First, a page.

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ABSTRACT: Hepatocellular carcinoma (HCC) is one of the primary hepatic malignancies and is the third most common cause of cancer related death worldwide. Although a wealth of knowledge has been gained concerning the initiation and progression of HCC over the last half century, efforts to improve our understanding of its pathogenesis at a molecular level are still greatly needed, to enable clinicians to enhance the standards of the current diagnosis and treatment of HCC. In the post-genome era, advanced mass spectrometry driven multi-omics technologies (e.g., profiling of DNA damage adducts, RNA modification profiling, proteomics, and metabolomics) stand at the interface between chemistry and biology, and have yielded valuable outcomes from the study of a diversity of complicated diseases. Particularly, these technologies are being broadly used to dissect various biological aspects of HCC with the purpose of biomarker discovery, interrogating pathogenesis as well as for therapeutic discovery. This proof of knowledge-based critical review aims at exploring the selected applications of those defined omics technologies in the HCC niche with an emphasis on translational applications driven by advanced mass spectrometry, toward the specific clinical use for HCC patients. This approach will enable the biomedical community, through both basic research and the clinical sciences, to enhance the applicability of mass spectrometry-based omics technologies in dissecting the pathogenesis of HCC and could lead to novel therapeutic discoveries for HCC. © 2014 Wiley Periodicals, Inc. Mass Spec Rev.Mass Spectrometry Reviews 06/2014; · 7.74 Impact Factor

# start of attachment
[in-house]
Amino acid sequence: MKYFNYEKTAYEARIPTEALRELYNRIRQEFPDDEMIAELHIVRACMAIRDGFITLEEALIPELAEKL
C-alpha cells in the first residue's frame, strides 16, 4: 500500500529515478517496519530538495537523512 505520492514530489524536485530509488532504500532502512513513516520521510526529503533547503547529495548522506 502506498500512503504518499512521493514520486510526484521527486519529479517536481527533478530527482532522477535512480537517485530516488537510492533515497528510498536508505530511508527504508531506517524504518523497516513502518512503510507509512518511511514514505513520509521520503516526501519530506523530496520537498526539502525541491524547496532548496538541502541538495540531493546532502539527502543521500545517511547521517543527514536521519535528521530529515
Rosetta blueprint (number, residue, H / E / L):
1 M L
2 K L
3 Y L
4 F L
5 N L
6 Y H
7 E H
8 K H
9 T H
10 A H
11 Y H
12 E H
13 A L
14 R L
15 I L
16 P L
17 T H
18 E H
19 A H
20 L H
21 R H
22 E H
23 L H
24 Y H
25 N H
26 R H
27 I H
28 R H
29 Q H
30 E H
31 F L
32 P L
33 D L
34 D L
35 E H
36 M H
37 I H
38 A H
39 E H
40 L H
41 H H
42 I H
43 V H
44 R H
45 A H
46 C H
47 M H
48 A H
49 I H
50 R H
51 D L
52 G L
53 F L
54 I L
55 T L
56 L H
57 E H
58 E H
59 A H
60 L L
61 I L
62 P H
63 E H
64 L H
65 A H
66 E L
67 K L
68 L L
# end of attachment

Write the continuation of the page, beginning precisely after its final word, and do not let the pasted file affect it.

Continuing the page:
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ABSTRACT: Hepatocellular carcinoma (HCC) represents one of the leading causes of cancer death and has proved to be highly refractory to treatment. Extensive analysis of the disease has demonstrated that it arises predominantly in response to high-risk etiological challenges, most notably hepatitis virus. However, with evolving vaccination and the obesity epidemic, progressively more cases are associated with underlying metabolic dysfunction. Pathologically diverse forms of HCC are observed, and recent sequencing analysis has defined common events that target well-known cancer pathways including β-catenin/Axin, TP53, and RB/CDKN2A, as well as frequent aberrations in chromatin remodeling factors. However, there are a myriad of low frequency genetic events that make each HCC case unique. Gene expression profiling approaches have successfully been deployed for prognostic assessment of hepatocellular carcinoma and to detect the earliest stages of disease. Despite more extensive research, systemic treatment for HCC is exceedingly limited, with only a handful of drugs providing benefit. Ongoing clinical trials are attempting to exploit specific biological dependencies of HCC to improve the dismal prognosis. Overall, the future of HCC treatment will rely on an understanding of the interplay between etiological factors, molecular features of disease, and rational therapeutic intervention.American Journal Of Pathology 12/2013; · 4.60 Impact Factor